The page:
Tuesday, April 22, 2008

He's Still Mad, He's Still Not Gonna Take It, And He Has Food For Thought

Cliff burns wrote another interesting post, this time at his Redroom Blog. I do not have the experience he has with the publishing system, but what he vehemently writes about in this blog is the norm from all the research I've done on the publishing world. In fact, I've been reading a lot of author "success" stories about the much desired CALL and I've noticed its often after years of languishing in limbo (or is it hell?).

Now, don't get me wrong. It took years for me to find my writing voice and feel comfortable with the work I was producing. I learned how to construct a plot, how to develop characters, and how to write good, solid dialog while writing novels that will never see the light of day (they're stored away in a closet somewhere). I learned a lot from those novels and I sometimes think of them fondly, but they were my training ground. I can understand the role of an agent and editor to new writers trying to get into the business, but...

I'm READY and EAGER to jump forward with my writing. I'm completely dedicated to turning out good work that readers can enjoy and doing it on a regular basis. I'm learning how to handle a daily work schedule and a nightly writing schedule without going completely insane. What Cliff wrote really resounded with me because I did decide to self publish because my readers want As The World Dies now. Is it fair for them to wait while I spend 6 months or more querying to agents then maybe waiting years before I find a publisher? I have to say a definite no!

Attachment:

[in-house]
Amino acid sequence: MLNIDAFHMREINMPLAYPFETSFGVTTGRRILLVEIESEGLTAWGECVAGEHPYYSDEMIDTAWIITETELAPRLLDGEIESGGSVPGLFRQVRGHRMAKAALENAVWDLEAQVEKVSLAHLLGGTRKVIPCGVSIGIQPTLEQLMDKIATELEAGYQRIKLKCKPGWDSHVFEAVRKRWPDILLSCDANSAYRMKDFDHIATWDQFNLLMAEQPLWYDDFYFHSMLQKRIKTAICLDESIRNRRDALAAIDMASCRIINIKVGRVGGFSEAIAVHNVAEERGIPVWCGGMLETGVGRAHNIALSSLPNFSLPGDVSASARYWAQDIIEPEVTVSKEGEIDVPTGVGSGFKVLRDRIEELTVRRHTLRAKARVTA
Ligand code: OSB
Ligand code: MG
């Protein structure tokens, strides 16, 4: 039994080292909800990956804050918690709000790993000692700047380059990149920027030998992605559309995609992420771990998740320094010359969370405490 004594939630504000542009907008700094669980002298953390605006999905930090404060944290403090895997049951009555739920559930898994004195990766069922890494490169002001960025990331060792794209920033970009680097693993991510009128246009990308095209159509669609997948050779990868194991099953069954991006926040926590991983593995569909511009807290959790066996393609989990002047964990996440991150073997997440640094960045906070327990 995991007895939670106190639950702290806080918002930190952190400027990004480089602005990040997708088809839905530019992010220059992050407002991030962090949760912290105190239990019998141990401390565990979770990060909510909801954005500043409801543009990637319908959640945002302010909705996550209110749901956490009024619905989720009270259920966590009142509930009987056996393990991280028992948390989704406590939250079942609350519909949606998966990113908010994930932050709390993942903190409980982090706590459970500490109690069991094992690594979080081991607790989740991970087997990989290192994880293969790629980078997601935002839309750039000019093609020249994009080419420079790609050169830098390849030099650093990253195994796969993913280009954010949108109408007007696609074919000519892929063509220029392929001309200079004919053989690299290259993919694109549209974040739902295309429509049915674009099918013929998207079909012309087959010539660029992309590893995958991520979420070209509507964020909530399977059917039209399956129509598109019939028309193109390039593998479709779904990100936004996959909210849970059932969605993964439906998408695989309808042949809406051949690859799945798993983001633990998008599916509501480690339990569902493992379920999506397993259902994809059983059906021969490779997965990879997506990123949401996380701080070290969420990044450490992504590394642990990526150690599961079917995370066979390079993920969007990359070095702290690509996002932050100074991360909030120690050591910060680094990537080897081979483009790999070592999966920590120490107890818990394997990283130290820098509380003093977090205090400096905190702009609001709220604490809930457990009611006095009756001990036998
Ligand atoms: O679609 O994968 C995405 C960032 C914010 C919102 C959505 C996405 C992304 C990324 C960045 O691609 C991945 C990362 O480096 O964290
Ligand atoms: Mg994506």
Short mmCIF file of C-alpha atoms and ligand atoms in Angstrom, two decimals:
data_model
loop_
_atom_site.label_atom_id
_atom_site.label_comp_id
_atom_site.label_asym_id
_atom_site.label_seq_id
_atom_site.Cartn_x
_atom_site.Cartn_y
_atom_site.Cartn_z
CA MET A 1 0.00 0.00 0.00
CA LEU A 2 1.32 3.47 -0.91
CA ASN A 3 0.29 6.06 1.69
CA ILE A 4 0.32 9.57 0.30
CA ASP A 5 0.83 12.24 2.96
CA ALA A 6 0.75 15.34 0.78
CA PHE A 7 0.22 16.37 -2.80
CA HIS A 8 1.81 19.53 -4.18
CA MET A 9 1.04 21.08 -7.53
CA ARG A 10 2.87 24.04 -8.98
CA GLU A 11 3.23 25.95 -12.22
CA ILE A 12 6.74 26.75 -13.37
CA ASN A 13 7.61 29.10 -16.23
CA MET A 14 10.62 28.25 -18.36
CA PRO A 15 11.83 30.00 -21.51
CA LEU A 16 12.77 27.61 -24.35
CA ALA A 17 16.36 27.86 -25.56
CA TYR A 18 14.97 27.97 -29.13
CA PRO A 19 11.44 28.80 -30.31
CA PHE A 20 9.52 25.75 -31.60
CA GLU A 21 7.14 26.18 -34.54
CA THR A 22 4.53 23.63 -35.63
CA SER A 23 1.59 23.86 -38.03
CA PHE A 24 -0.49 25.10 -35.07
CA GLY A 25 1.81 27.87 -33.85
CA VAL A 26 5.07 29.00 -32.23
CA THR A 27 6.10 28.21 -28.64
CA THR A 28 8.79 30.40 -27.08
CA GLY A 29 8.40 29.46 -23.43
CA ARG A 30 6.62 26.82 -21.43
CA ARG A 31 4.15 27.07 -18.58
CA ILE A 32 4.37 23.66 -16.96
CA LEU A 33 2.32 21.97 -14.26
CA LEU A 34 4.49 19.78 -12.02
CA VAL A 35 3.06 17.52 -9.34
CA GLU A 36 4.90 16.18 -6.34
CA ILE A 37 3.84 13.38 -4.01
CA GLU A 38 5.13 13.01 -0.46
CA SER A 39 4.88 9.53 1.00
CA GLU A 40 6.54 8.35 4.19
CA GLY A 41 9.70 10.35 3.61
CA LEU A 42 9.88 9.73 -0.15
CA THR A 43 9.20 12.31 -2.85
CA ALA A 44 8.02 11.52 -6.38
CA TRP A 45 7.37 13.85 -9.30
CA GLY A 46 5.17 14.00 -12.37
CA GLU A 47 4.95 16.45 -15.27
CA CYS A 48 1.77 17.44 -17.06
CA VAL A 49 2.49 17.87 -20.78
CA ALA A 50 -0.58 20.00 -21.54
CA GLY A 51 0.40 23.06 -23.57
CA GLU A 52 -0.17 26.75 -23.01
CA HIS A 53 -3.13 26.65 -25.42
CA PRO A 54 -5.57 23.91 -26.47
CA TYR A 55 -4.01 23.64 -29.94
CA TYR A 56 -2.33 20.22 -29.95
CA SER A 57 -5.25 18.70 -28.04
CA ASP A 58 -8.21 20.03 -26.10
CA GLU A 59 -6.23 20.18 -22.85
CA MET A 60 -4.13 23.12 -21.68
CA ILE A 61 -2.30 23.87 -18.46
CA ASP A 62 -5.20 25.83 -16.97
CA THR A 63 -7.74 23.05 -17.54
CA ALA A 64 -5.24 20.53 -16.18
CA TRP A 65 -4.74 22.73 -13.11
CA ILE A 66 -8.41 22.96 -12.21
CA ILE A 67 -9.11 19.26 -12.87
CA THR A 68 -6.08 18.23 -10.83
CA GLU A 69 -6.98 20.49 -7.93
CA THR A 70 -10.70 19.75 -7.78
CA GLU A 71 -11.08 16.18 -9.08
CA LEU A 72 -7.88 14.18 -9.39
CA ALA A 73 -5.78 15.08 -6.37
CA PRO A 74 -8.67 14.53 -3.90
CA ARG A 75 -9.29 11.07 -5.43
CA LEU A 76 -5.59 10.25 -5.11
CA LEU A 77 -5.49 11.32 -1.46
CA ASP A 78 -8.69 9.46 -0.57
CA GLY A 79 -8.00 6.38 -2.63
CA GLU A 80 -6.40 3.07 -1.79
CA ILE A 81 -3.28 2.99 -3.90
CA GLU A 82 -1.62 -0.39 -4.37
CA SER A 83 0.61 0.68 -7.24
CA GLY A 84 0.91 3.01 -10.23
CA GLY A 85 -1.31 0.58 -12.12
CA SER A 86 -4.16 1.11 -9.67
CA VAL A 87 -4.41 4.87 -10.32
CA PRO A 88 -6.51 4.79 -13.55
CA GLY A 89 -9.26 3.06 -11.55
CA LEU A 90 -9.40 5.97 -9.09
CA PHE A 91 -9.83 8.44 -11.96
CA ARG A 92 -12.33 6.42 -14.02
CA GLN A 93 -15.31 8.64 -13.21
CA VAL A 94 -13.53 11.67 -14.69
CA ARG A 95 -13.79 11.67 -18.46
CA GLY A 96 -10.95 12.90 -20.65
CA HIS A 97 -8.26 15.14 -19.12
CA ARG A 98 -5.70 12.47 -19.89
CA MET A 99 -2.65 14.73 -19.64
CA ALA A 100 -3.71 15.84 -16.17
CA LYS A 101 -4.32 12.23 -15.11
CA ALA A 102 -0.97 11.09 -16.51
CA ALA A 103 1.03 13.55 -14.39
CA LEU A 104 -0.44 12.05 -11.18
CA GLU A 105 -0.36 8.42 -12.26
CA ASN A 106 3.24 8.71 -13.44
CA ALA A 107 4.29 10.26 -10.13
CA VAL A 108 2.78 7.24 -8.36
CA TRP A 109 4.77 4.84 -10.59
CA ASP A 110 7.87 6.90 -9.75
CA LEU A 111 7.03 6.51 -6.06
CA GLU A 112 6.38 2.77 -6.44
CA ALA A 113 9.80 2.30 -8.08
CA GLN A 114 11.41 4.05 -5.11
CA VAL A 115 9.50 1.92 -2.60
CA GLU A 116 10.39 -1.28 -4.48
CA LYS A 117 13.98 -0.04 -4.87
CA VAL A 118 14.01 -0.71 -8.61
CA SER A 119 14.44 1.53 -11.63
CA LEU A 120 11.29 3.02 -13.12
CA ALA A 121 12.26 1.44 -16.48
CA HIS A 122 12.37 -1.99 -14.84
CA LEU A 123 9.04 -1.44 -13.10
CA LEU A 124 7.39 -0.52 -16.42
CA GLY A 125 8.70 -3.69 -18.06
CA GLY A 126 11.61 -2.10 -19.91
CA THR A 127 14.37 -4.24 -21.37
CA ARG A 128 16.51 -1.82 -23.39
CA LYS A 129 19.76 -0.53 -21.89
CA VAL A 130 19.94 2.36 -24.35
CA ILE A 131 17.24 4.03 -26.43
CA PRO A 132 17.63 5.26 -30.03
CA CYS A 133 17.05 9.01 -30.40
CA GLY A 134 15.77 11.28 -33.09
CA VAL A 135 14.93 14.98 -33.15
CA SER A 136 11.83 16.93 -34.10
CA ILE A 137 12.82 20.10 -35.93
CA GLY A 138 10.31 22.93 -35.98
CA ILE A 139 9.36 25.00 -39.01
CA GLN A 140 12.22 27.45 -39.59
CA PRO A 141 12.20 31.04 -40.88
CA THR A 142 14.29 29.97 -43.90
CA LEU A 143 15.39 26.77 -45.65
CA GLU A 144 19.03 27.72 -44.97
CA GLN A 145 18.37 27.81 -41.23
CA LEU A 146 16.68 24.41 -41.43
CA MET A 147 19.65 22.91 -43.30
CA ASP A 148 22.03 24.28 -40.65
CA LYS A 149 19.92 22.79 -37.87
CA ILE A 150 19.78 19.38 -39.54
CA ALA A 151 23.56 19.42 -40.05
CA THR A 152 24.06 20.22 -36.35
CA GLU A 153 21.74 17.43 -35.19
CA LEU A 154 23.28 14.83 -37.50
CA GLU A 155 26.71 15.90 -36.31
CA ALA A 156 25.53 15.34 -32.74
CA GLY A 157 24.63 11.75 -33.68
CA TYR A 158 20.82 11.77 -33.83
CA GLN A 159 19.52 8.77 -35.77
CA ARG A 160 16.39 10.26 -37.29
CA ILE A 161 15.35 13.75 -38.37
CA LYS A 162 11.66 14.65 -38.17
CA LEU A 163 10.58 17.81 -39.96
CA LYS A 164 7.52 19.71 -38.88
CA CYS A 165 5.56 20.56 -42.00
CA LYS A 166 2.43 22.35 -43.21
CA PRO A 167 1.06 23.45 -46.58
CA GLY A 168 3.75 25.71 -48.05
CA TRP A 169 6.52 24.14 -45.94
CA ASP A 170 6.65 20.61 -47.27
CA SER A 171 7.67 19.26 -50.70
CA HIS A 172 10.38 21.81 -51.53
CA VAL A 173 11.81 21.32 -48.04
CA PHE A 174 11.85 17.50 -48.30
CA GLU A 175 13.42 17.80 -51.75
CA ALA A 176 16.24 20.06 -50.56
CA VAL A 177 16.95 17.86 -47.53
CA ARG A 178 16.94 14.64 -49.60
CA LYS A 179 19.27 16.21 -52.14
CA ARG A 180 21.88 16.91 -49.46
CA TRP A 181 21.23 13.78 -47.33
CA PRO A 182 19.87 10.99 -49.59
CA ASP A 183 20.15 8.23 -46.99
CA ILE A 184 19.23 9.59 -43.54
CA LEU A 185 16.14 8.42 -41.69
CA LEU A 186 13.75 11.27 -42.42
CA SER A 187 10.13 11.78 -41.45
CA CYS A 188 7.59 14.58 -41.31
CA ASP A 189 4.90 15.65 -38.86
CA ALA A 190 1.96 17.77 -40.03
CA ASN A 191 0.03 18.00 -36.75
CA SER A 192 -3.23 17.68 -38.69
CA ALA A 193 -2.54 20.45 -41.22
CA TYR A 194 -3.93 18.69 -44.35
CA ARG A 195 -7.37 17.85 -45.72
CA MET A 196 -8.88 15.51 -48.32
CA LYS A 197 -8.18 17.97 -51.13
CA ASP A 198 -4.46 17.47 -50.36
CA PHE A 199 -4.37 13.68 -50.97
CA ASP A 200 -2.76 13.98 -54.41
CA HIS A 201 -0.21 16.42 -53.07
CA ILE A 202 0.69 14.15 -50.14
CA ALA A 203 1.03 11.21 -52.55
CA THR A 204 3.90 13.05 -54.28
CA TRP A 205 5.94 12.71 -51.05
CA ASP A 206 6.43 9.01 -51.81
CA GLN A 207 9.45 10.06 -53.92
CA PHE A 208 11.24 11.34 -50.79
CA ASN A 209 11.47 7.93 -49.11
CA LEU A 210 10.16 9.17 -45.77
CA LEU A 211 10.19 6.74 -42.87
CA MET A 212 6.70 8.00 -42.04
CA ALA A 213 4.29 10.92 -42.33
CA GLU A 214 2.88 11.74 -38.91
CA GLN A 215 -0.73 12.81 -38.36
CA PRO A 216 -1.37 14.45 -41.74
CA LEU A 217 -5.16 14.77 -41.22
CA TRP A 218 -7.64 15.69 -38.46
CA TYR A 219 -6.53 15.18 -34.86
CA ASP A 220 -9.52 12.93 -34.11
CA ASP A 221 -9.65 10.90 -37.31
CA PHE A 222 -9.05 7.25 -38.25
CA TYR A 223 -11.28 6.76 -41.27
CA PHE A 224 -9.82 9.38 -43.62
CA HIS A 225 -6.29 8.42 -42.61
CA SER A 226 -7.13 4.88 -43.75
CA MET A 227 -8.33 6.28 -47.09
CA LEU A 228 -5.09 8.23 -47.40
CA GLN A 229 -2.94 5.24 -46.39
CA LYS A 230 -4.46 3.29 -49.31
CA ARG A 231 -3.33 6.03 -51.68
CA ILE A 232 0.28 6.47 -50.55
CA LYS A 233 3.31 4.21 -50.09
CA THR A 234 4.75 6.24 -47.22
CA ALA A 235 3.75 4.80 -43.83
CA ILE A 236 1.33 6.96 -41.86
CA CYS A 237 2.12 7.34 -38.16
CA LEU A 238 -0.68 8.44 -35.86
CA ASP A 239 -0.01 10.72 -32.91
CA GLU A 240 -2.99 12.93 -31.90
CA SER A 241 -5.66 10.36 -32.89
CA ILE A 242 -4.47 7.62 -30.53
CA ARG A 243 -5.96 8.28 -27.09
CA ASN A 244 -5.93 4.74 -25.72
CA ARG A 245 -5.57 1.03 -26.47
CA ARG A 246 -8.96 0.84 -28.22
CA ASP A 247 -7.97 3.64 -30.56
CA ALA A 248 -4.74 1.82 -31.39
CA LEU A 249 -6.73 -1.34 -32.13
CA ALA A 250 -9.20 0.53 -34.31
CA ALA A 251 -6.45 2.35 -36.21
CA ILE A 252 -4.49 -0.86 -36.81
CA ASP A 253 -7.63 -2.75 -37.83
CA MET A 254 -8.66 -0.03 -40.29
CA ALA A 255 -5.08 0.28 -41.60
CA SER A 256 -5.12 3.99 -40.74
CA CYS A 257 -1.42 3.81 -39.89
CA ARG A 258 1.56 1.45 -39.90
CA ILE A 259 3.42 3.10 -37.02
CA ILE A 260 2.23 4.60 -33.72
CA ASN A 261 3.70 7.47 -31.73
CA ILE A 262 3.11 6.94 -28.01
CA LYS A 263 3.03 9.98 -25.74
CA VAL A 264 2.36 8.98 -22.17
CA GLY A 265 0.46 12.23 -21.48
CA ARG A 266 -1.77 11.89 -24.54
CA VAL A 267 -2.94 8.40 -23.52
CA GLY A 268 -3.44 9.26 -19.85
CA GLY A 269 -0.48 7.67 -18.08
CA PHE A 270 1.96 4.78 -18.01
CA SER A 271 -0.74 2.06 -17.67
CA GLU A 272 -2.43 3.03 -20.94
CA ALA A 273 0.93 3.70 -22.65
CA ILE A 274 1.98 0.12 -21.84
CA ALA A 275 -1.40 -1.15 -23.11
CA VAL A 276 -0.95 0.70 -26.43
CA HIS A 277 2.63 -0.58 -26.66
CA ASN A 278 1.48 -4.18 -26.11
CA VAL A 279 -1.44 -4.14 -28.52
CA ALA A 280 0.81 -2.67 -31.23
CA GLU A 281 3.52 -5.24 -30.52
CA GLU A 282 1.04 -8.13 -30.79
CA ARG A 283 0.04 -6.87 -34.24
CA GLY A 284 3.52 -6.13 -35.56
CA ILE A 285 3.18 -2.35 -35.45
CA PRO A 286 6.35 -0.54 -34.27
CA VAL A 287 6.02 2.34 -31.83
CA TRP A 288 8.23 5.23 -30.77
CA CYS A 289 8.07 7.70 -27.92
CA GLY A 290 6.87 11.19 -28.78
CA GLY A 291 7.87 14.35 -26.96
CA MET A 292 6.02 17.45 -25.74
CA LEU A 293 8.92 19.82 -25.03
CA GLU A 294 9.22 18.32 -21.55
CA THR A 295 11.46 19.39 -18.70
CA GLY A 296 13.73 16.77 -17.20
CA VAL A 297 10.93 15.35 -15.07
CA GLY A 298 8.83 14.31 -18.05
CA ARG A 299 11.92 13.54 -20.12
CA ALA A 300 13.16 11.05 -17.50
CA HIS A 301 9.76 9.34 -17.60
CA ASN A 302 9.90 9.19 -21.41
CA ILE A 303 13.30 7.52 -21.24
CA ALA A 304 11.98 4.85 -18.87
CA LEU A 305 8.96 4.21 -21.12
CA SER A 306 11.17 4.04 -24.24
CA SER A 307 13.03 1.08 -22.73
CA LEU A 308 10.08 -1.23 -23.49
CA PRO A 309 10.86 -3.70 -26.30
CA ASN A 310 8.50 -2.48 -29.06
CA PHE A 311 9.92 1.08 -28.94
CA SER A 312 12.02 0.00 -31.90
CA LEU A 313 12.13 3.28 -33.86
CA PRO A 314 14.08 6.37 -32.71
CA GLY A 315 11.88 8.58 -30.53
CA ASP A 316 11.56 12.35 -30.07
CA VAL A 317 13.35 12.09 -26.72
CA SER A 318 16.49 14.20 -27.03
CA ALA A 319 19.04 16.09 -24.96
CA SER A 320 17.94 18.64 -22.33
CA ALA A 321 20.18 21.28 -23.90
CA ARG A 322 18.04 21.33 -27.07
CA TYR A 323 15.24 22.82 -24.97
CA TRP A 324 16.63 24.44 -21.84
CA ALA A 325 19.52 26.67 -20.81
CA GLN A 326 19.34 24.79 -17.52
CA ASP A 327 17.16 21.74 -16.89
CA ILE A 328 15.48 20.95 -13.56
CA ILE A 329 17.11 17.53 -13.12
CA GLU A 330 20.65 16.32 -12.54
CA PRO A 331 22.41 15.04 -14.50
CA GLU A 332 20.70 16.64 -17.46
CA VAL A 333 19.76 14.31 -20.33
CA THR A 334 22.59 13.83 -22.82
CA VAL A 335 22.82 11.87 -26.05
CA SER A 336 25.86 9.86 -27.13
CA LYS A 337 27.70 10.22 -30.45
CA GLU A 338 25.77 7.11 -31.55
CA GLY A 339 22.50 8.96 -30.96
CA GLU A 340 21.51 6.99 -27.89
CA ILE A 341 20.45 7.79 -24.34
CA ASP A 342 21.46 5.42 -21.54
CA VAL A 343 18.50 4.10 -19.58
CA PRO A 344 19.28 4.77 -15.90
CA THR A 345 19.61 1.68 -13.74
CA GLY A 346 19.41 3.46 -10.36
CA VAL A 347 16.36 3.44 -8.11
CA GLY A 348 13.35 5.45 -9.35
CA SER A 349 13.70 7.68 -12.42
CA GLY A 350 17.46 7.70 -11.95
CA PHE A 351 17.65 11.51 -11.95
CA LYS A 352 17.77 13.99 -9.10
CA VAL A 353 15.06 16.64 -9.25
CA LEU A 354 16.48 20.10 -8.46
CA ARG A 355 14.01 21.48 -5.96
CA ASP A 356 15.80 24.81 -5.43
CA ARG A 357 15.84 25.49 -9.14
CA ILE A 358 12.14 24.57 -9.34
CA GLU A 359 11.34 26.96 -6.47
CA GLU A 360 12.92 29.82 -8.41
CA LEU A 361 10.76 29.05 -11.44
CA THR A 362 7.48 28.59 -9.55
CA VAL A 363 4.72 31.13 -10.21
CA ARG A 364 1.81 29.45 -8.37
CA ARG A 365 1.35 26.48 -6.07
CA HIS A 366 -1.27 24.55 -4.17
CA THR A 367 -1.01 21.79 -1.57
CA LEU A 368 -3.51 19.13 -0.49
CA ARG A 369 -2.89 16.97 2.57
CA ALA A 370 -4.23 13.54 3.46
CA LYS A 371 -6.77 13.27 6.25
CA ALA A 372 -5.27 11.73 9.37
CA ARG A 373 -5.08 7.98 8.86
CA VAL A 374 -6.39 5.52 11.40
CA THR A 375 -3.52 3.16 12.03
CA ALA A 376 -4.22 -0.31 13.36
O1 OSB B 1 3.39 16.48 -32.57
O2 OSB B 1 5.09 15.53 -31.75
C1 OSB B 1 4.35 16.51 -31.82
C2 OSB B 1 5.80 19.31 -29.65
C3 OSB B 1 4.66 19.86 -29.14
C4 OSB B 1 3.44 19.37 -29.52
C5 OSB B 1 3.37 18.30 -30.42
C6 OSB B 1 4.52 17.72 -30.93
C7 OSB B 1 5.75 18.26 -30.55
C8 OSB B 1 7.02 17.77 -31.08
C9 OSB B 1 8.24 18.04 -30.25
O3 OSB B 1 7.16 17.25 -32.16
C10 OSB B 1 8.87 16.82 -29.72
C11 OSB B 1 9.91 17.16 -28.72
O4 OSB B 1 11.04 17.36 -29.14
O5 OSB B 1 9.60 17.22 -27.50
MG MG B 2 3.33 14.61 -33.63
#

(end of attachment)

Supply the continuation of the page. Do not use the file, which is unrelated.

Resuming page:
The resources are available to me to make a good product and get a book out that I can feel proud of and that the readers can enjoy. This is the age of the new media. It's impacting on the record and movie industries. The publishing industry is just beginning to feel this wave about to crash down on them.

Sure there are crappy independent films and music, but there is also a wealth of wonderful works that people discover through the new media. As a member of the Goth scene, I've witnessed how many of the artists in that genre have been using the new media to reach their small, but dedicated audience.

I am going to try the traditional route for another book because, hell, why not? Might as well have a comparison of experiences between the traditional route and self publishing, right? I'm not putting all my eggs (novels) in that one basket (traditional or self publishing) and I have many more ideas that I'm dying to write. Am I counting out traditional publishing? No, I'm open to see what it offers, but at the same time I'm going to do my best for my readers and my own writing.

Cliff Burns is very right about the chances of a writer getting published from what I have read about the publishing world. Trying to get published is like "buying a lottery ticket". I've been known to buy a lottery ticket once and awhile just to try my luck. But then I go to my day job and earn a paycheck.

That is what I am doing now. Earning a paycheck by self-publishing on my own terms and trying out the lottery by sending one manuscript through the traditional route.

Now lets see which pays off.

P.S. So Dark The Night is definitely worth downloading and reading.

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